Cresco Labs (OTC:CRLBF) is a multistate operator in the United States. The company's core value proposition centers around its recent acquisition of Origin House, which gave it a massive footprint in California. The quick and dirty version of the story is that Cresco now has a shot at $1 billion in annual sales by 2022. That's a rather healthy outlook for a company with a market cap currently at $1.1 billion. 

The catch -- and it's a big one -- is that the Californian legal pot market is in desperate need of a regulatory overhaul. Burdensome tax rates and a licensing bottleneck for dispensaries have kept the black market firmly in the picture. In fact, it's an open secret in the Golden State that most licensed companies still sell illicit cannabis in order to remain economically viable.

Cresco, in turn, may have made a crucial mistake with this merger. If California can get its house in order, though, Cresco should be a prime beneficiary. Longer-term, the company is also sitting in the catbird seat in the event cannabis is rescheduled at the federal level. This American pot stock is definitely a high-risk play due to the legal hurdles that currently exist at both the state and federal levels. But there's also a chance that Cresco might be a big winner once these legal headwinds are resolved.  

4. Cronos Group: An innovative approach to cannabis

Cronos Group (NASDAQ:CRON) has taken a lot of flak for its cautious approach to business development in the past. But this conservative strategy appears to be a stroke of genius in light of how the industry has evolved over the past year. Instead of using its multibillion-dollar investment from Altria (NYSE:MO) on a merger and acquisition spree, Cronos has quietly focused on research and development, most notably through a biofermentation partnership with Ginkgo Bioworks.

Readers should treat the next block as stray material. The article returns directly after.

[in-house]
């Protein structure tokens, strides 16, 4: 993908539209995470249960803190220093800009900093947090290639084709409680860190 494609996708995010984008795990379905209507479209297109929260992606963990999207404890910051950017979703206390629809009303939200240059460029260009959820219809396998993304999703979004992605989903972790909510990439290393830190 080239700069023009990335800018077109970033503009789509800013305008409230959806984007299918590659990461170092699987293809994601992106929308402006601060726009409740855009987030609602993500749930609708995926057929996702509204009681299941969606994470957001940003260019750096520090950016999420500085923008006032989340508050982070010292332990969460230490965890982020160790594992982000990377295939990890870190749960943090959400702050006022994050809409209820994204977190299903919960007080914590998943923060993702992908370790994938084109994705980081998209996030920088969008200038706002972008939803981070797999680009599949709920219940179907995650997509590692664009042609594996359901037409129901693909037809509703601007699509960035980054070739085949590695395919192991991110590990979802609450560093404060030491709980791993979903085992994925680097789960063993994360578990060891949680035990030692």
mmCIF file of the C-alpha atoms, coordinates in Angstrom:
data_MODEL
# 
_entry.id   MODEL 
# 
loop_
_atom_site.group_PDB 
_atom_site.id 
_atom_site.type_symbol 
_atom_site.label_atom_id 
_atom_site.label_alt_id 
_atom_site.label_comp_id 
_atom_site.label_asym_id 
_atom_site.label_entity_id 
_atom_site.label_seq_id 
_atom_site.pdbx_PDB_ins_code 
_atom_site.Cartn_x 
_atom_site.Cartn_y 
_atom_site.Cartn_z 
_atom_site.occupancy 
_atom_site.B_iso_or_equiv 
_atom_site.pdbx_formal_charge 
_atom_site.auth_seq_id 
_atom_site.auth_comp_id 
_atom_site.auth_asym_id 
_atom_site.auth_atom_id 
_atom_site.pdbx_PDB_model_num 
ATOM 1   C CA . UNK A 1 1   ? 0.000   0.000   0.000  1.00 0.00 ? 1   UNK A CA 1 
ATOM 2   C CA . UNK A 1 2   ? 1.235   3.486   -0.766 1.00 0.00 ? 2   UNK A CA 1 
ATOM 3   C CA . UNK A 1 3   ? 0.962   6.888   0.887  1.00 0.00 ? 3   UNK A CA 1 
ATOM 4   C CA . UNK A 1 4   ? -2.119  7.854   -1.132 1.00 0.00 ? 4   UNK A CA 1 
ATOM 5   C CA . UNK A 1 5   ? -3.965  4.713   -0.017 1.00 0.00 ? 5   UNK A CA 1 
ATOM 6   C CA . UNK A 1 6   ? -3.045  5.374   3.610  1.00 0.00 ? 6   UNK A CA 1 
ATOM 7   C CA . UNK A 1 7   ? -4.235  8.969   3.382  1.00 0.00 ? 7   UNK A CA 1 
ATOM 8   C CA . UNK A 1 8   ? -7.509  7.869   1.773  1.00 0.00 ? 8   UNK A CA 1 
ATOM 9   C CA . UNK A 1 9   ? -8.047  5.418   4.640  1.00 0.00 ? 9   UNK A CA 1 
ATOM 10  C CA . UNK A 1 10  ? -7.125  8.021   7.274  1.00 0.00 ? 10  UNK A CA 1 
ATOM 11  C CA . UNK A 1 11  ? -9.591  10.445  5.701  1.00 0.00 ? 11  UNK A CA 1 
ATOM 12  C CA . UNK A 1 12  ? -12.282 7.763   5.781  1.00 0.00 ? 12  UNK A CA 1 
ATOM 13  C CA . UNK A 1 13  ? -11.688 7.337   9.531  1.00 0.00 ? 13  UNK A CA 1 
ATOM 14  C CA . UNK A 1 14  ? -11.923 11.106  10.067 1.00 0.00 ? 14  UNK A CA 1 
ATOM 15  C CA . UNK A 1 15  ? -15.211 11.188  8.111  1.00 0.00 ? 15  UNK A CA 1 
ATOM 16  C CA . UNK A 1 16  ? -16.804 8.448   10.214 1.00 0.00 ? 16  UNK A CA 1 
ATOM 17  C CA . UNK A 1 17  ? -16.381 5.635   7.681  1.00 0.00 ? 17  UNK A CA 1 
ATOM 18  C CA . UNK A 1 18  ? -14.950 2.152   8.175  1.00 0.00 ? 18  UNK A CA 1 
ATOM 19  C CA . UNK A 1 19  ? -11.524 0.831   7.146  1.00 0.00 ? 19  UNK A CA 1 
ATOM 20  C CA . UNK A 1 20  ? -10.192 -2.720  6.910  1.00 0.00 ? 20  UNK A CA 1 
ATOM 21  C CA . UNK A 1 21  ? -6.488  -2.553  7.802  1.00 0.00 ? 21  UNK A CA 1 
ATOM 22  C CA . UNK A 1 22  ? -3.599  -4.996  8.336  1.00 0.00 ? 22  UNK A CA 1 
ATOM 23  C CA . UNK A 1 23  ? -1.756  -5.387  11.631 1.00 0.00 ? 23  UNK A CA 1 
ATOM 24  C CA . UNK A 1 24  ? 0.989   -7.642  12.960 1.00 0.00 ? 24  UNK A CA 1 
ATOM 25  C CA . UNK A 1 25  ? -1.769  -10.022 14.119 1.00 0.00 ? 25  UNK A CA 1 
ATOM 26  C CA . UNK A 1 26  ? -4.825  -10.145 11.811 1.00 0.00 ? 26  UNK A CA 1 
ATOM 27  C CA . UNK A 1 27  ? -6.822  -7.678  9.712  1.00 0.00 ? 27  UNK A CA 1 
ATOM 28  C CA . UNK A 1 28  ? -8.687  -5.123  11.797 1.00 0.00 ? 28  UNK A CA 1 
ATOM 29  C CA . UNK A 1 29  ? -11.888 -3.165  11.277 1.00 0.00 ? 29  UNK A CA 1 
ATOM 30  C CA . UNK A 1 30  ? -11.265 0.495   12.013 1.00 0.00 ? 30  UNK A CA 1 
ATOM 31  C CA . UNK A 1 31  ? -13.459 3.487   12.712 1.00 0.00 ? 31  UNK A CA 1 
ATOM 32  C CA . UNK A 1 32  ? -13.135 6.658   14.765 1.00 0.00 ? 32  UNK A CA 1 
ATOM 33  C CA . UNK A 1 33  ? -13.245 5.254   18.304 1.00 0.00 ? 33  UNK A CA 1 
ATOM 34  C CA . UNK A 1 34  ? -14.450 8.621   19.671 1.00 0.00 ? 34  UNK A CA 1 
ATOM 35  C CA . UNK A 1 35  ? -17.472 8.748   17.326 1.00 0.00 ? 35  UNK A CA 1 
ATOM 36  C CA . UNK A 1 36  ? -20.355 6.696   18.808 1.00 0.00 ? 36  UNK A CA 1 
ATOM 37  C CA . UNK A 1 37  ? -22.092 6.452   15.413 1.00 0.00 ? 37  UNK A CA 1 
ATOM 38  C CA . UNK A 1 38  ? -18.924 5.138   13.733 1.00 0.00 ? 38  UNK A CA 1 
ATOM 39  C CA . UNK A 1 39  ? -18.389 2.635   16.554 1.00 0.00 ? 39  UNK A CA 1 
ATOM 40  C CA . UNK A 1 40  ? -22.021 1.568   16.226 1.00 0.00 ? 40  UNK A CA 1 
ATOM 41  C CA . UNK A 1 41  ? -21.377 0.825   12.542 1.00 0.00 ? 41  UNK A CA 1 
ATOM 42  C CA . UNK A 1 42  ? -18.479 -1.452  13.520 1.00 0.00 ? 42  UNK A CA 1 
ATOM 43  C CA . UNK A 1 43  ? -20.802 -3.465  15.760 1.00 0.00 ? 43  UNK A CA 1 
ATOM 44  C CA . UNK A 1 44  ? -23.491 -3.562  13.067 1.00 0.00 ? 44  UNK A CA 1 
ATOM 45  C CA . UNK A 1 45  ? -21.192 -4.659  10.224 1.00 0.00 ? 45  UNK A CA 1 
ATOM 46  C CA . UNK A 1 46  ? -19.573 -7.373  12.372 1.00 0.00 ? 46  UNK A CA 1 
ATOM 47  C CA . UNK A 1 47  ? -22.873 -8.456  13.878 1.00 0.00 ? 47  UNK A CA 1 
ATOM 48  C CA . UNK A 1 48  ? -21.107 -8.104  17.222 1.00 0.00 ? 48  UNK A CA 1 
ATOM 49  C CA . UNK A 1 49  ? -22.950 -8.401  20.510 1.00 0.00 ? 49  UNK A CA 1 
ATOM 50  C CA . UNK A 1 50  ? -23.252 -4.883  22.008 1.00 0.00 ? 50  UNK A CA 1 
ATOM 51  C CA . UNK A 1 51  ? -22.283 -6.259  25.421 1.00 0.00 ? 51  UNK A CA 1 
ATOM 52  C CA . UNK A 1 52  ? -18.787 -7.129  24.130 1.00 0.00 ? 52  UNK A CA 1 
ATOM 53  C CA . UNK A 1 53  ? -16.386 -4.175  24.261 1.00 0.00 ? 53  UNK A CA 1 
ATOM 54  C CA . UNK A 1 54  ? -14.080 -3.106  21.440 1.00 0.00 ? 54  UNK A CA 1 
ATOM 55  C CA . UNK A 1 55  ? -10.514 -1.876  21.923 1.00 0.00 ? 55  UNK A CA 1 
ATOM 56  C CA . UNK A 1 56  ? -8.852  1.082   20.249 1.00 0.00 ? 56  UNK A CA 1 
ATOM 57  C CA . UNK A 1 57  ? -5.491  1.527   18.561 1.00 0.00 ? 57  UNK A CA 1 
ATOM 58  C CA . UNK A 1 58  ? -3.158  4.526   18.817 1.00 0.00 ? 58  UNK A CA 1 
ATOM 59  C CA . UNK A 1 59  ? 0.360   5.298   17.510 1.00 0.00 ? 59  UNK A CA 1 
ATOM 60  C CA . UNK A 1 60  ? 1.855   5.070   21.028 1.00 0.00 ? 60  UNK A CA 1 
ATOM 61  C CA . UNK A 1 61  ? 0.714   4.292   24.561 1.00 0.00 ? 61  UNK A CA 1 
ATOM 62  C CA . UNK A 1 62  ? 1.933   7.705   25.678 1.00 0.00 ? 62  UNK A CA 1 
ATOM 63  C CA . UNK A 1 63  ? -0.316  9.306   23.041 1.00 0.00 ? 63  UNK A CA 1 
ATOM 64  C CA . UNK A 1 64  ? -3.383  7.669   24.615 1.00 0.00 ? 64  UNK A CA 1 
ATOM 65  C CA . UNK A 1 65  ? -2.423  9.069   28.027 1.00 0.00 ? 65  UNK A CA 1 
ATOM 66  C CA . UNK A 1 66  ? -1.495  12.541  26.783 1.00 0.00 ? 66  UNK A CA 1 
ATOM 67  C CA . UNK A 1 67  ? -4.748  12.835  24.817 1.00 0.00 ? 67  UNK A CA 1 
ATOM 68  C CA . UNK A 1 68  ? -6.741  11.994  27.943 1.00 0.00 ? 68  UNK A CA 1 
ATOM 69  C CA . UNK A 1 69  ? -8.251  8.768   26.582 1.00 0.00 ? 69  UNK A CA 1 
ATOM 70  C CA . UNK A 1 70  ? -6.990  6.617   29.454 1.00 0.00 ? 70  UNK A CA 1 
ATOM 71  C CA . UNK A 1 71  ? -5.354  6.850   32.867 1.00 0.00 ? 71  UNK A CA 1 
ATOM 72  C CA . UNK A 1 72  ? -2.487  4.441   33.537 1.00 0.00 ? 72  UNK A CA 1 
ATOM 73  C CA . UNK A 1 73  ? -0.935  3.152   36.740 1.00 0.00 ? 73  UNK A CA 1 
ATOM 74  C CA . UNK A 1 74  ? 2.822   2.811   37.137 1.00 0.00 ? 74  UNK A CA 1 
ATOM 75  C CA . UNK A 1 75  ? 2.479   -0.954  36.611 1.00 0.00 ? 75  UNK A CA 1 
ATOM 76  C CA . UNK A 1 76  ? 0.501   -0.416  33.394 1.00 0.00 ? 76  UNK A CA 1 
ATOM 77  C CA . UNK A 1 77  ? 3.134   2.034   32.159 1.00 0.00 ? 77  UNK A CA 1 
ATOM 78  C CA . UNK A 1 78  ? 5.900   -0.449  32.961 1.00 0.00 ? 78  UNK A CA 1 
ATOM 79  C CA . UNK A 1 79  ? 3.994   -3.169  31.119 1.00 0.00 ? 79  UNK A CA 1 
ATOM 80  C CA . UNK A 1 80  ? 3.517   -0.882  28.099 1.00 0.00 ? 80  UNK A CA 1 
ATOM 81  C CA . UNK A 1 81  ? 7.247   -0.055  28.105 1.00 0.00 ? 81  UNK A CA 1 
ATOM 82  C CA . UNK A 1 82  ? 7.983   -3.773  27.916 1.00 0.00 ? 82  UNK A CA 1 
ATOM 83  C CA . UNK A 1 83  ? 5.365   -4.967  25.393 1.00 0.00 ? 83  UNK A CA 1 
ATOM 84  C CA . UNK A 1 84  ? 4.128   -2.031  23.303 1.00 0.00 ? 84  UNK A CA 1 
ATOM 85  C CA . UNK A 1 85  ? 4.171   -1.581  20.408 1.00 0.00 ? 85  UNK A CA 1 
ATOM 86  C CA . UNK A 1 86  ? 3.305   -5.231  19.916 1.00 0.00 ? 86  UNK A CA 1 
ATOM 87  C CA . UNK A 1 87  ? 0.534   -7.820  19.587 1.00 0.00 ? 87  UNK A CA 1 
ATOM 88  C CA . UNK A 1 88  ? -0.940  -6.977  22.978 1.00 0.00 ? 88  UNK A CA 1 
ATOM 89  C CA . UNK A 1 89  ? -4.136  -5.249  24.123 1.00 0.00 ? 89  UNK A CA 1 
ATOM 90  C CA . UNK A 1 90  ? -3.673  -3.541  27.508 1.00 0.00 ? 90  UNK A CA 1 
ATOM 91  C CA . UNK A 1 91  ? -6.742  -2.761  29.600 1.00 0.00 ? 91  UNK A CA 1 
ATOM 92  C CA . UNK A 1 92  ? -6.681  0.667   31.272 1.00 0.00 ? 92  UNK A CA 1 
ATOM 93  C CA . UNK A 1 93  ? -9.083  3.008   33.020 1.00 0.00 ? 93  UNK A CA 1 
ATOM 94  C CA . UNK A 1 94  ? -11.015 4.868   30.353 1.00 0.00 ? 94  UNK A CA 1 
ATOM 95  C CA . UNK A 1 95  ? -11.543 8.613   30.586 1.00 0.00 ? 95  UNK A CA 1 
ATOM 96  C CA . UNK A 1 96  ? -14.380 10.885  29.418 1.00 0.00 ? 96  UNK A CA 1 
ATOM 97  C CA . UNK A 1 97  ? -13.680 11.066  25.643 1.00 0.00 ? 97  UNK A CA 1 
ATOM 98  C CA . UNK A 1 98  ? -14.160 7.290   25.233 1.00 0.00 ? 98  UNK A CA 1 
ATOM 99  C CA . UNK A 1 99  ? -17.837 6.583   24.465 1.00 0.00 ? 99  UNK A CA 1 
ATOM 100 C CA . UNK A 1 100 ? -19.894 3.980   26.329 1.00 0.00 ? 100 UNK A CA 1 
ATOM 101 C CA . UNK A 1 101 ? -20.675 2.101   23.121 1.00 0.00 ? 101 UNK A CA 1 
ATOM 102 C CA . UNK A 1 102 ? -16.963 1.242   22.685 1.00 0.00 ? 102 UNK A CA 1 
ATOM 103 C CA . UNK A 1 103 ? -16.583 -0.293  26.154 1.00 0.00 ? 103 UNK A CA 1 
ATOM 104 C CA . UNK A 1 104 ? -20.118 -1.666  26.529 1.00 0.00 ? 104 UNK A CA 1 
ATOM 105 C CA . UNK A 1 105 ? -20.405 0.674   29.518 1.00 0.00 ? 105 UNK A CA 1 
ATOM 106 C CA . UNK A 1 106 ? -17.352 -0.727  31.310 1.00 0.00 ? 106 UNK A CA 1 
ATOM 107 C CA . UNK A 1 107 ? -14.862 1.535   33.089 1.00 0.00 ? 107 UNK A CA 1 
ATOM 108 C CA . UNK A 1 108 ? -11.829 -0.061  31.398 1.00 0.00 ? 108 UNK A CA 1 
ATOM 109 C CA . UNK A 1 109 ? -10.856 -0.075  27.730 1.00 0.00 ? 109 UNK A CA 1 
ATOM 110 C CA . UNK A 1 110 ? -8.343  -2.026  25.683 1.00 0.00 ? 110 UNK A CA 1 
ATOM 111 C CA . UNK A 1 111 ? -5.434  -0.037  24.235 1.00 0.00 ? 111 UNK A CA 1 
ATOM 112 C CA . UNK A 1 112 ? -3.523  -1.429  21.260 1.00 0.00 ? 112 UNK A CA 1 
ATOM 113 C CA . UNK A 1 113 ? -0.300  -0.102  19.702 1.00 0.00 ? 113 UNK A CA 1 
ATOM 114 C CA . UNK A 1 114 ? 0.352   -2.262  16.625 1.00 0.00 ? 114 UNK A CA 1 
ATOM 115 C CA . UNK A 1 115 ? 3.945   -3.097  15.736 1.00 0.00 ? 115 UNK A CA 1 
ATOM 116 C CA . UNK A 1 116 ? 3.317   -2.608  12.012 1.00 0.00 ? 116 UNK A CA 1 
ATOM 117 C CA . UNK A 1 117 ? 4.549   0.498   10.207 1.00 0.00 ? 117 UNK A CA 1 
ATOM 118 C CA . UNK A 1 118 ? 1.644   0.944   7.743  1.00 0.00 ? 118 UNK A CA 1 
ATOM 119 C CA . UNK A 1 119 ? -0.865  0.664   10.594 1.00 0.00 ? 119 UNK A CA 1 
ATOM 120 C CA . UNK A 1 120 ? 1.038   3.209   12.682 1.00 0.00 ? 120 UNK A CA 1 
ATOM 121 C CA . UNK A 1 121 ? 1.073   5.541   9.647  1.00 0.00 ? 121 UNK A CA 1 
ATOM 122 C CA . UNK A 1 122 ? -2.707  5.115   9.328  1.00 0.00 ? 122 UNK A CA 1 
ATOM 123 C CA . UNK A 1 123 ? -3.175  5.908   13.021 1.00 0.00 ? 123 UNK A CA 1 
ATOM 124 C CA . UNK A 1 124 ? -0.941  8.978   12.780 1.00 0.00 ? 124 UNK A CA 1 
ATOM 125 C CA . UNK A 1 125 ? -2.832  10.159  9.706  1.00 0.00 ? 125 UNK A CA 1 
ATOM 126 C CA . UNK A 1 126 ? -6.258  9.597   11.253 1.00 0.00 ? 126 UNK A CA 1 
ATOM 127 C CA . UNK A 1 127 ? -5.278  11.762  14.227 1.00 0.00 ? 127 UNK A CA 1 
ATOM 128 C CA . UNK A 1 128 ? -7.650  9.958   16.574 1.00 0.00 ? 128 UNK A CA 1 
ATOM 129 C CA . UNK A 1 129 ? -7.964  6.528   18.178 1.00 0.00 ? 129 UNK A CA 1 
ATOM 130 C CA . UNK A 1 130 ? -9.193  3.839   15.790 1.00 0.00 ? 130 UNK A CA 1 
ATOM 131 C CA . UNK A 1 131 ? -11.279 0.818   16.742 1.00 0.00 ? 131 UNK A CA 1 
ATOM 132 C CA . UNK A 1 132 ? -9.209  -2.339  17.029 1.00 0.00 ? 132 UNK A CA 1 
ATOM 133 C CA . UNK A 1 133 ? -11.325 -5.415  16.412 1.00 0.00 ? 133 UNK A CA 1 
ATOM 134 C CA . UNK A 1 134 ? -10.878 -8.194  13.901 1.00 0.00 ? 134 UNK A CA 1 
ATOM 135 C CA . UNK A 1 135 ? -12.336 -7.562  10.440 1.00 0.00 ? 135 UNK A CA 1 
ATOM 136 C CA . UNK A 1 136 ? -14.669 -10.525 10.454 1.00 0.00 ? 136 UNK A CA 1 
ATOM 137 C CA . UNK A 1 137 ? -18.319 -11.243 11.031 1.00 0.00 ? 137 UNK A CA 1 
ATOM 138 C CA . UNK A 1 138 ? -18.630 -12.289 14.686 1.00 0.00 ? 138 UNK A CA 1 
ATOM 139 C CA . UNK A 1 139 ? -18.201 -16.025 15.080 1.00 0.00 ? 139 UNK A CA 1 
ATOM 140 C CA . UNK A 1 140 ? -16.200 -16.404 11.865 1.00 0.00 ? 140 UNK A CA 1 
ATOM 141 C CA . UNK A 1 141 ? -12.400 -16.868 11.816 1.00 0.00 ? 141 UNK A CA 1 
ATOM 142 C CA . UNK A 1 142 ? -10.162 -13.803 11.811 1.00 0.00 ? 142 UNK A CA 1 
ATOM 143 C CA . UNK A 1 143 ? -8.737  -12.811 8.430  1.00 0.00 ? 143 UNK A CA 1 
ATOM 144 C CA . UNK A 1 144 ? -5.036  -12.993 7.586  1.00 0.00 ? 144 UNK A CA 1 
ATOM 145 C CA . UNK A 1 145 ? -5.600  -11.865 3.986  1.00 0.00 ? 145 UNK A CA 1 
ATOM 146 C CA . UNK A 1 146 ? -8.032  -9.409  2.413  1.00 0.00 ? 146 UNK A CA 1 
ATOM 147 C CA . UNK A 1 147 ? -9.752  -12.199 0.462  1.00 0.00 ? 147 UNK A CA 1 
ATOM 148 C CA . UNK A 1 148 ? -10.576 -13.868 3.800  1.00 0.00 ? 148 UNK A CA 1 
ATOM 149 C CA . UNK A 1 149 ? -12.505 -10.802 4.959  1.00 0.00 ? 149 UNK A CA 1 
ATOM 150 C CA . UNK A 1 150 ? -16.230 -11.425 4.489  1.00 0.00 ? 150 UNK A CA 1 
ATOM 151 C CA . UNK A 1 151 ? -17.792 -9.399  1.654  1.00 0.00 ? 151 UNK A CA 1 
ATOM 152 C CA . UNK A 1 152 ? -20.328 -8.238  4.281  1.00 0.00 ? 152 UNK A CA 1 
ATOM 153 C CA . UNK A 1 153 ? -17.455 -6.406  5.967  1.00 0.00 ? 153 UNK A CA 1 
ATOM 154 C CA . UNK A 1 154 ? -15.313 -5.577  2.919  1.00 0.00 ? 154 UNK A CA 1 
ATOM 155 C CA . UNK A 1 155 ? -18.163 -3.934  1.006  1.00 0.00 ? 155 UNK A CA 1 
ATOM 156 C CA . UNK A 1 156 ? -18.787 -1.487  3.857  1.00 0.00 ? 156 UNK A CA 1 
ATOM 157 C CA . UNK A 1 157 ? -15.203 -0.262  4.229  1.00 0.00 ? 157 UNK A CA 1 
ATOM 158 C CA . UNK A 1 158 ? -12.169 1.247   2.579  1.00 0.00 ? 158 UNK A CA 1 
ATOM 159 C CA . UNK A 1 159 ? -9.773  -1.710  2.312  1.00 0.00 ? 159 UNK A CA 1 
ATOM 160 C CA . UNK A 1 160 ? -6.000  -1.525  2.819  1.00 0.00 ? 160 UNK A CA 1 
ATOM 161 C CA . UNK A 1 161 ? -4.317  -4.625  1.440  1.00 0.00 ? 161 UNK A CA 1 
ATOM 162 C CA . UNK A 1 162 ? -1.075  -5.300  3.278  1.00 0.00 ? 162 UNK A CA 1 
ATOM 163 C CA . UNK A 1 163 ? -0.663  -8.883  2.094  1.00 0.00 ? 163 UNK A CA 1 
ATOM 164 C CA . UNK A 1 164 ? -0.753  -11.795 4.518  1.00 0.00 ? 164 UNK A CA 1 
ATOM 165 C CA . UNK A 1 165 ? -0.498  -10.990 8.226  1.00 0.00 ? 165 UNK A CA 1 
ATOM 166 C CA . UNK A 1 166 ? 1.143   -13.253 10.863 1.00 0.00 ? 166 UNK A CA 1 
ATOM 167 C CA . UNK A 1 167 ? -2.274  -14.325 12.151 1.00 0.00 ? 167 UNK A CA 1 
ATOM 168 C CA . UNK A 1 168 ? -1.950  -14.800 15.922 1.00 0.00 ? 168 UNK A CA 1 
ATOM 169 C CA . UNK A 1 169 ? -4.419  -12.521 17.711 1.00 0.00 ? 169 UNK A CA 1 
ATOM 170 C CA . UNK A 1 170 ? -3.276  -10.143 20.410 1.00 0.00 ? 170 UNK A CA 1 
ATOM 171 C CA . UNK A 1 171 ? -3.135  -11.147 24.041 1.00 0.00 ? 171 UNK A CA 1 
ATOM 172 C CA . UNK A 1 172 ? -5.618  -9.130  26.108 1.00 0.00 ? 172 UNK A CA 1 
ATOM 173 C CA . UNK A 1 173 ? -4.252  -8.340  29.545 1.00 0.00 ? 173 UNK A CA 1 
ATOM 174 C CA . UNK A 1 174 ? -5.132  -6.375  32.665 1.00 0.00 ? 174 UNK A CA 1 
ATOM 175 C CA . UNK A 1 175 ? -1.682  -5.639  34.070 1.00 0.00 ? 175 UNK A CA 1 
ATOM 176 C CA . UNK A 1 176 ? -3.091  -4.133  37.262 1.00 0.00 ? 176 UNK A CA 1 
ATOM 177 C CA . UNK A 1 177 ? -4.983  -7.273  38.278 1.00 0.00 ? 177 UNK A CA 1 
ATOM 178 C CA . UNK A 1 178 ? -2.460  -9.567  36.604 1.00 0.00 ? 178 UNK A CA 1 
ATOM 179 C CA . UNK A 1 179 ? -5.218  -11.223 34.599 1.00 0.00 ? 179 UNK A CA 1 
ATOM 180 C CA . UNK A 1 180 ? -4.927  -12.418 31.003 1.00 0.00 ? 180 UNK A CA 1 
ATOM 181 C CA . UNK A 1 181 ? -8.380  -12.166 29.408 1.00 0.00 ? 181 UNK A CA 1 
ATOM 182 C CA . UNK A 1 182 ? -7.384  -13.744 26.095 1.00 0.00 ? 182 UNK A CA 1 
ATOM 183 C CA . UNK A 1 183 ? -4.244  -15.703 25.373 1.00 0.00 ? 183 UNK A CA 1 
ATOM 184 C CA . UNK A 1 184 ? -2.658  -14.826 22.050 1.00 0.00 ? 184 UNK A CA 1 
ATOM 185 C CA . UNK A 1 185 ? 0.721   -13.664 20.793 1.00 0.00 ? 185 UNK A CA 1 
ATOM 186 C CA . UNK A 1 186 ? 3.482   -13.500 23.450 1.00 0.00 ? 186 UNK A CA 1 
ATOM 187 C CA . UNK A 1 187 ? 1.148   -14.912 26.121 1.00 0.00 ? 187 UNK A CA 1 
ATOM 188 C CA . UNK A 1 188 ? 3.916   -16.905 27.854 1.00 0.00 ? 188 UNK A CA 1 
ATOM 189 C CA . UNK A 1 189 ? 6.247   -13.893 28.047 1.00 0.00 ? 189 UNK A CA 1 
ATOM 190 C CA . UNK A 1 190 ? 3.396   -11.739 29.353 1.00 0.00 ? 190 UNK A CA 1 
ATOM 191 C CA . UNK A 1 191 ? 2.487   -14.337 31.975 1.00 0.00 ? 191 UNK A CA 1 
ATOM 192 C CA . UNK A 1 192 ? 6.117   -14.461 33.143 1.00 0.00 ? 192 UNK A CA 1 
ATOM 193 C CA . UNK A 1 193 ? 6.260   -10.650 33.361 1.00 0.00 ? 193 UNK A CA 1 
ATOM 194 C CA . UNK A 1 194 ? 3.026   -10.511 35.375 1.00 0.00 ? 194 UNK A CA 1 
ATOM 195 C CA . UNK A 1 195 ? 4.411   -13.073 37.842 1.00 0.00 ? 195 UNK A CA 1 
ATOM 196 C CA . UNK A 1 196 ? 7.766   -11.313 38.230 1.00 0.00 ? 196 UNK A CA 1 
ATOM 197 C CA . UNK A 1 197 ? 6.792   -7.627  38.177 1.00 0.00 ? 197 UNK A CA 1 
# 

The long and short of it is that Cronos is basically prepping for the day the United States ends federal prohibition on marijuana. Once this happens, Cronos should be able to quickly ratchet up production by taking advantage of Altria's network of contract farmers. It will also likely be able to roll out one of the most technologically advanced lineups of derivative products. Cronos is clearly playing the long game -- a strategy that should pay off handsomely for patient shareholders. 

5. OrganiGram Holdings: Canada's most efficient grower

OrganiGram Holdings (NASDAQ:OGI) is firmly in the middle rung of Canadian pot growers. The company's size, however, belies its stellar long-term value proposition. The fact of the matter is that OrganiGram punches well above its weight, thanks to a proprietary three-level indoor growing system and a laserlike focus on cost controls. The result is that the company is on track to achieve sustained profitability well before most of its peers (with perhaps the exception of Aphria). OrganiGram's cash runway should thus turn out to be among the best in the industry. That's a big advantage in an industry where fresh capital is quickly becoming hard to dig up.

The company also has another, somewhat hidden competitive advantage. By going small, so to speak, OrganiGram didn't take on vast amounts of leverage immediately out of the gate. So as the industry matures and additional market opportunities open up in Canada and abroad, it should be able to scale up to capitalize on these longer-term opportunities as they become available. Some of its chief competitors, on the other hand, are so laden with debt right now that they may ultimately fade from the picture well before the legal cannabis market lives up to the hype. In brief, OrganiGram may be a small-cap company now, but it definitely has the potential to evolve into a large-cap giant by the end of the decade.